How to Avoid Twiddling Your Thumbs
On the odd occasion when I do get a bit of a break from my busy schedule at the University of Alberta Museums, I try to not spend my time twiddling my thumbs waiting for the day to end. One suggestion I received from Associate Director Frannie Blondheim was to become more knowledgeable in the field of museum studies, or museolgy. Lucky for me there is a large amount of resources on museum studies that I can access. There is a large variety of topics ranging from theory, collecting, conservation, exhibits, and many more.
What I have been interested with in particular is literature on exhibition design and planning. Within the next month at the University of Alberta Museums we will be opening two new exhibitions. The first is opening on August 20th, Mountains and Water: Visions of the Land in Canada and China. This exhibit features work by prominent Chinese and Canadian artists, from the University of Alberta Art Collection and the Mactaggart Art Collection. This exhibit celebrates the opening of a new center for the China Institute at the University of Alberta. The second is a collaboration with the Wirth Institute for Austrian and Central European Studies. Forgotten Fronts: The Austro-Hungarian Army in the Great War, focuses on Austro-Hungarian artifacts from World War I and is commemorating the twentieth anniversary of the opening of the Wirth Institute, and the 100th anniversary of the end of World War I. This exhibition will be located in the Old Arts Building.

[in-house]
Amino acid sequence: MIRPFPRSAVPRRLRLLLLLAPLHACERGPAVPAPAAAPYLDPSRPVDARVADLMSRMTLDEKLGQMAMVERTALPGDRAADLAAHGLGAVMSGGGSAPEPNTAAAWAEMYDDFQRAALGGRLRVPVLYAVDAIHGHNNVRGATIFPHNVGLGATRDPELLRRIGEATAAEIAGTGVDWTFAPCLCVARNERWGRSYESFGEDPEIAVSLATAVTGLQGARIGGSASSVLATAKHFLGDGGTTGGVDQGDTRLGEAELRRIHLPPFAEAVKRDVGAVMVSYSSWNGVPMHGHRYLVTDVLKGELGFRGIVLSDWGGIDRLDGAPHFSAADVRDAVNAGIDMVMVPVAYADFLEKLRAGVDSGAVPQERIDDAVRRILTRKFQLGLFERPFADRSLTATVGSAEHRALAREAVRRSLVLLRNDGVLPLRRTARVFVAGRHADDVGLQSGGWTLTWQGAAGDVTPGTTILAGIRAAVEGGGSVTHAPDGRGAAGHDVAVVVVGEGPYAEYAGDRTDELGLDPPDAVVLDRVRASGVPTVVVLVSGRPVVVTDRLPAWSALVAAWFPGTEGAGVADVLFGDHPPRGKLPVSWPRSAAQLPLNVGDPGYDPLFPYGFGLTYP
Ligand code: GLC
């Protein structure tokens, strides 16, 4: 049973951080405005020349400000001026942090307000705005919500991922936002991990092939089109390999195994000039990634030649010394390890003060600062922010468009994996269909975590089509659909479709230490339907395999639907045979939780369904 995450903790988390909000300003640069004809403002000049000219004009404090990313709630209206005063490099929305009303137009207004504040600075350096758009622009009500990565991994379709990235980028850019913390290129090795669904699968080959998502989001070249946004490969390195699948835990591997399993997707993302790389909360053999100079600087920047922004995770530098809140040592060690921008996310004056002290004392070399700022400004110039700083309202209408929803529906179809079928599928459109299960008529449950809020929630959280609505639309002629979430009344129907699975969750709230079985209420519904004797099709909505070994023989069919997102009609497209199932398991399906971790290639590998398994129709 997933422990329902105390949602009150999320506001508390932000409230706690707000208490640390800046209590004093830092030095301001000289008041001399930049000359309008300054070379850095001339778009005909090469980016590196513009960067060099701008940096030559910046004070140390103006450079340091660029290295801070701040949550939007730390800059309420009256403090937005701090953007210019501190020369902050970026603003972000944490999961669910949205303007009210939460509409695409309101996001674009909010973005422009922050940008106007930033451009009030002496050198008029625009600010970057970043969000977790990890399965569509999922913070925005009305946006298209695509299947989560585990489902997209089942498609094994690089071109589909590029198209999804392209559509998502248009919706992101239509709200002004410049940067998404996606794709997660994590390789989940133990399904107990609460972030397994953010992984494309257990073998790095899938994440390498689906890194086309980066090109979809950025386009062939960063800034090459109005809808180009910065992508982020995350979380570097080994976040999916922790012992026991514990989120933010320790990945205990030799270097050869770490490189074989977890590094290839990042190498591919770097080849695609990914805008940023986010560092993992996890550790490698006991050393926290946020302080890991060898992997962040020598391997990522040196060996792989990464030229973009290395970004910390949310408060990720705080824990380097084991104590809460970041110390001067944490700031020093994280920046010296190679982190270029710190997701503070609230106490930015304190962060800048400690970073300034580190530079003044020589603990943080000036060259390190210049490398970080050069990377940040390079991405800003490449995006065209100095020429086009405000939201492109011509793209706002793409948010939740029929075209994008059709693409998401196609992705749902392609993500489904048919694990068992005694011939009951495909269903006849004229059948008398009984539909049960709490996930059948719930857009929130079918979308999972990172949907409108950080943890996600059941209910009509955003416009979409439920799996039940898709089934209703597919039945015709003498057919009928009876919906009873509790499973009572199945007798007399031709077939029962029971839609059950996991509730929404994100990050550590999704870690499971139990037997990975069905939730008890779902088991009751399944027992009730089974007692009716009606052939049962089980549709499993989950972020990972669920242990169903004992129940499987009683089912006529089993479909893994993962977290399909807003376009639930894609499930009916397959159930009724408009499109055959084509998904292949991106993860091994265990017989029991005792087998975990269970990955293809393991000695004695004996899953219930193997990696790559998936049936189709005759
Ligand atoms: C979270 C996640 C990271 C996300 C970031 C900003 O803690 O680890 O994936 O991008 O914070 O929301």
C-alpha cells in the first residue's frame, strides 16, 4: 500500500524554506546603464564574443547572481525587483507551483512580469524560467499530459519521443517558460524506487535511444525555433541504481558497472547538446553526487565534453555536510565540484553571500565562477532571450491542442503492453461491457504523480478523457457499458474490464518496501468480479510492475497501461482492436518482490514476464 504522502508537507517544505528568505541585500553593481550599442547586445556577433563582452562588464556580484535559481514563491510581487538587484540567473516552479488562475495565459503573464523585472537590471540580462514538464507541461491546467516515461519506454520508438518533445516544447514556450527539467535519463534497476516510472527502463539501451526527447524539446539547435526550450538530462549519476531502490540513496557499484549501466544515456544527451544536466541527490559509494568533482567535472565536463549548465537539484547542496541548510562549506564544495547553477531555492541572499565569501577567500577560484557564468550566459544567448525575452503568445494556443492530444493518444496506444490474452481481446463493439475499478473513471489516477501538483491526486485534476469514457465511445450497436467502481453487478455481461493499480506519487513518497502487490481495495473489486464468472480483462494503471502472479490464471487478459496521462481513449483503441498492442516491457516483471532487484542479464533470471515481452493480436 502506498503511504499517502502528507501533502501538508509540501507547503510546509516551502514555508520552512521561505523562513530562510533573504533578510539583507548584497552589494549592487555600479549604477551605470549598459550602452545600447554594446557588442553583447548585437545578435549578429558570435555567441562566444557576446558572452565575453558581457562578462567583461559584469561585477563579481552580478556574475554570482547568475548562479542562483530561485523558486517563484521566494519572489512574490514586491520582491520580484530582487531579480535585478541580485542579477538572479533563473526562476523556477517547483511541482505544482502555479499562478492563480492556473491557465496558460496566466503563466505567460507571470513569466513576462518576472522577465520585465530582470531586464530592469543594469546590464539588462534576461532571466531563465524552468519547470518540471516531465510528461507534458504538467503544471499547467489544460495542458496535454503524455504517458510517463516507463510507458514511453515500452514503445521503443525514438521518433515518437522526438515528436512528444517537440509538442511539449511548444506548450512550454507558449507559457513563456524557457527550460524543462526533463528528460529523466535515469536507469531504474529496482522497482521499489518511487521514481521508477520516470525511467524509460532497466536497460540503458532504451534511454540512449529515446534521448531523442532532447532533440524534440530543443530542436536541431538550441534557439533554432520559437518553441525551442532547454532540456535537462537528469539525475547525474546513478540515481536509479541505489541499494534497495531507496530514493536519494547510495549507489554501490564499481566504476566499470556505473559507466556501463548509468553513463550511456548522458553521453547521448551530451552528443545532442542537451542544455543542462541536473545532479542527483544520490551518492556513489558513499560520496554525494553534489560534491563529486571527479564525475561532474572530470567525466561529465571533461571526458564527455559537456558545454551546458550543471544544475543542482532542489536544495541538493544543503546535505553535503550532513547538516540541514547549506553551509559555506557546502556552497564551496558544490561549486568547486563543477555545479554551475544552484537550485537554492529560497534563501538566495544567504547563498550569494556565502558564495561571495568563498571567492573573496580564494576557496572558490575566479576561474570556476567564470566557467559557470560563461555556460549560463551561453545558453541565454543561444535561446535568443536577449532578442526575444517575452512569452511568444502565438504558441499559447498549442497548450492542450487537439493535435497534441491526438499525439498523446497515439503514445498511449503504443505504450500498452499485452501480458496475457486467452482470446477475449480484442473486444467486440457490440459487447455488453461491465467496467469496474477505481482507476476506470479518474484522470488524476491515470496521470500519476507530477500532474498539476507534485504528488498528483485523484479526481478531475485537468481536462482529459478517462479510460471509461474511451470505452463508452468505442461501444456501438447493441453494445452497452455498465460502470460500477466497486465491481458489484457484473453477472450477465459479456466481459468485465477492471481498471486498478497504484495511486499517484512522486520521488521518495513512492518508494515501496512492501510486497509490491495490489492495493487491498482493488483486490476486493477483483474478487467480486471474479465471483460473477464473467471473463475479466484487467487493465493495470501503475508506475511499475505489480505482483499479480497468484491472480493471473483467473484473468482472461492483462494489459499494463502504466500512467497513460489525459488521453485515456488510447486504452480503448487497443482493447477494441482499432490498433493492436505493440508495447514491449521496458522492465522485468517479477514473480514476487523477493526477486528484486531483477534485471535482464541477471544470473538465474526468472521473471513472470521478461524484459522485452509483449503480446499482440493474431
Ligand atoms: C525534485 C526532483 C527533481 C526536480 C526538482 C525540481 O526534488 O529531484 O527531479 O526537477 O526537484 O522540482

Through reading various books and articles on the topic I have become more appreciative as to all the work that goes into planning an exhibit. This can include simple decisions such as what type of font to use for the exhibit title, to lighting, to flow patterns of visitors. All of these are important and to be taken into consideration. They will affect the experience of the visitor and the effectiveness of the exhibition.
One very interesting thing which I learned, is how colours can drastically affect the visitors experience of the exhibition. In rooms where it is encouraged that visitors are excited and active the walls will often be painted a warm colour such as red. This is because warm colours stimulate the brain and will make those viewing the exhibit more energetic and active. Vise versa for cool colours like blue. Cool colour relax the brain and lead to subdued and relaxed atmospheres. Art galleries may often paint their walls dark blue in order to create a peaceful, quiet, and relaxing atmosphere in the room which translates to the guests. Next time you visit a museum I encourage you to take note of the colour scheme of the room and how it makes you feel while in the space.
Being able to have the time to read some of this material while I am getting hands on experience to what I am reading about is very beneficial. I am able to see some of the process and planning steps which are outlined in the literature and which I had to opportunity to take part in, as I drafted a tentative schedule preparing for the Forgotten Fronts exhibit. This will be a great asset to me in the future when one day I head to grad school for museum studies. I will have a jump start on some of the concepts and practices which I will be learning about.
I am sure that I will soon be losing the luxury of having down time to do some of this reading when out exhibition development goes into full swing. We will soon begin to install the exhibits and then after the official opening of the exhibit, I will once again be a gallery docent for Mountains and Water. But, while it lasts I will take every opportunity to become more knowledgeable in the museum studies field to hopefully have some useful input here at the University of Alberta Museums, and to get a jump on my future at grad school.